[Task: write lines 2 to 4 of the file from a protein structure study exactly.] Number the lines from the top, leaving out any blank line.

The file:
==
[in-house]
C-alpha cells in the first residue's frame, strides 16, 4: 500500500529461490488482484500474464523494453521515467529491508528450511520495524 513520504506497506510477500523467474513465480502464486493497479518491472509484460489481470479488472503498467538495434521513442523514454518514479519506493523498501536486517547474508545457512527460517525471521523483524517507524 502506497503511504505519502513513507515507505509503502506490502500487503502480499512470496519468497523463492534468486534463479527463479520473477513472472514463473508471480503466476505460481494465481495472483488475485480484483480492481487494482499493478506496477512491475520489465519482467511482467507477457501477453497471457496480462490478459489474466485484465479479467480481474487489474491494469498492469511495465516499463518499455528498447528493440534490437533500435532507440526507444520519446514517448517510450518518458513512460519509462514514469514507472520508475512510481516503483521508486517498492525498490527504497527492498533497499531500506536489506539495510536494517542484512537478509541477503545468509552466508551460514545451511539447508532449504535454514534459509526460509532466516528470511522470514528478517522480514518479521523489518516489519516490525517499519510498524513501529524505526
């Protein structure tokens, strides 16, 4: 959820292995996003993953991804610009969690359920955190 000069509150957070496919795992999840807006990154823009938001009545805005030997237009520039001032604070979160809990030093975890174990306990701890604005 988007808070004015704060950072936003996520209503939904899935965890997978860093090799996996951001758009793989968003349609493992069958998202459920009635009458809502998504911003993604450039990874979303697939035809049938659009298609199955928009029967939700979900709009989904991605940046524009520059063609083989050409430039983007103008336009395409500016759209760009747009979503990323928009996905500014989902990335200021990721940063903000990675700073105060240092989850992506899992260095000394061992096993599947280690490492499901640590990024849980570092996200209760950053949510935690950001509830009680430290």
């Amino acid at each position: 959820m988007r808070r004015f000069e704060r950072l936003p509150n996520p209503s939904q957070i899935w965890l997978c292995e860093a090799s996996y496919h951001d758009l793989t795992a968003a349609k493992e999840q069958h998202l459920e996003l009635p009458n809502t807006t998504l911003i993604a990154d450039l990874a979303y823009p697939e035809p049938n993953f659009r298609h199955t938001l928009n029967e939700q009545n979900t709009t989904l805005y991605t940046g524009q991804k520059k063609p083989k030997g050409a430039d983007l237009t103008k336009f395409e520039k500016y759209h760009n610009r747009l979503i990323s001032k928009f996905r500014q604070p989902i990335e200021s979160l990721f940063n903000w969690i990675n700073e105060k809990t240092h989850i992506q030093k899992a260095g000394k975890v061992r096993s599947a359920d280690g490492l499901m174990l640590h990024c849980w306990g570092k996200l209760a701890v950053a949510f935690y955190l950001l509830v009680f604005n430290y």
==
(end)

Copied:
C-alpha cells in the first residue's frame, strides 16, 4: 500500500529461490488482484500474464523494453521515467529491508528450511520495524 513520504506497506510477500523467474513465480502464486493497479518491472509484460489481470479488472503498467538495434521513442523514454518514479519506493523498501536486517547474508545457512527460517525471521523483524517507524 502506497503511504505519502513513507515507505509503502506490502500487503502480499512470496519468497523463492534468486534463479527463479520473477513472472514463473508471480503466476505460481494465481495472483488475485480484483480492481487494482499493478506496477512491475520489465519482467511482467507477457501477453497471457496480462490478459489474466485484465479479467480481474487489474491494469498492469511495465516499463518499455528498447528493440534490437533500435532507440526507444520519446514517448517510450518518458513512460519509462514514469514507472520508475512510481516503483521508486517498492525498490527504497527492498533497499531500506536489506539495510536494517542484512537478509541477503545468509552466508551460514545451511539447508532449504535454514534459509526460509532466516528470511522470514528478517522480514518479521523489518516489519516490525517499519510498524513501529524505526
């Protein structure tokens, strides 16, 4: 959820292995996003993953991804610009969690359920955190 000069509150957070496919795992999840807006990154823009938001009545805005030997237009520039001032604070979160809990030093975890174990306990701890604005 988007808070004015704060950072936003996520209503939904899935965890997978860093090799996996951001758009793989968003349609493992069958998202459920009635009458809502998504911003993604450039990874979303697939035809049938659009298609199955928009029967939700979900709009989904991605940046524009520059063609083989050409430039983007103008336009395409500016759209760009747009979503990323928009996905500014989902990335200021990721940063903000990675700073105060240092989850992506899992260095000394061992096993599947280690490492499901640590990024849980570092996200209760950053949510935690950001509830009680430290």
């Amino acid at each position: 959820m988007r808070r004015f000069e704060r950072l936003p509150n996520p209503s939904q957070i899935w965890l997978c292995e860093a090799s996996y496919h951001d758009l793989t795992a968003a349609k493992e999840q069958h998202l459920e996003l009635p009458n809502t807006t998504l911003i993604a990154d450039l990874a979303y823009p697939e035809p049938n993953f659009r298609h199955t938001l928009n029967e939700q009545n979900t709009t989904l805005y991605t940046g524009q991804k520059k063609p083989k030997g050409a430039d983007l237009t103008k336009f395409e520039k500016y759209h760009n610009r747009l979503i990323s001032k928009f996905r500014q604070p989902i990335e200021s979160l990721f940063n903000w969690i990675n700073e105060k809990t240092h989850i992506q030093k899992a260095g000394k975890v061992r096993s599947a359920d280690g490492l499901m174990l640590h990024c849980w306990g570092k996200l209760a701890v950053a949510f935690y955190l950001l509830v009680f604005n430290y």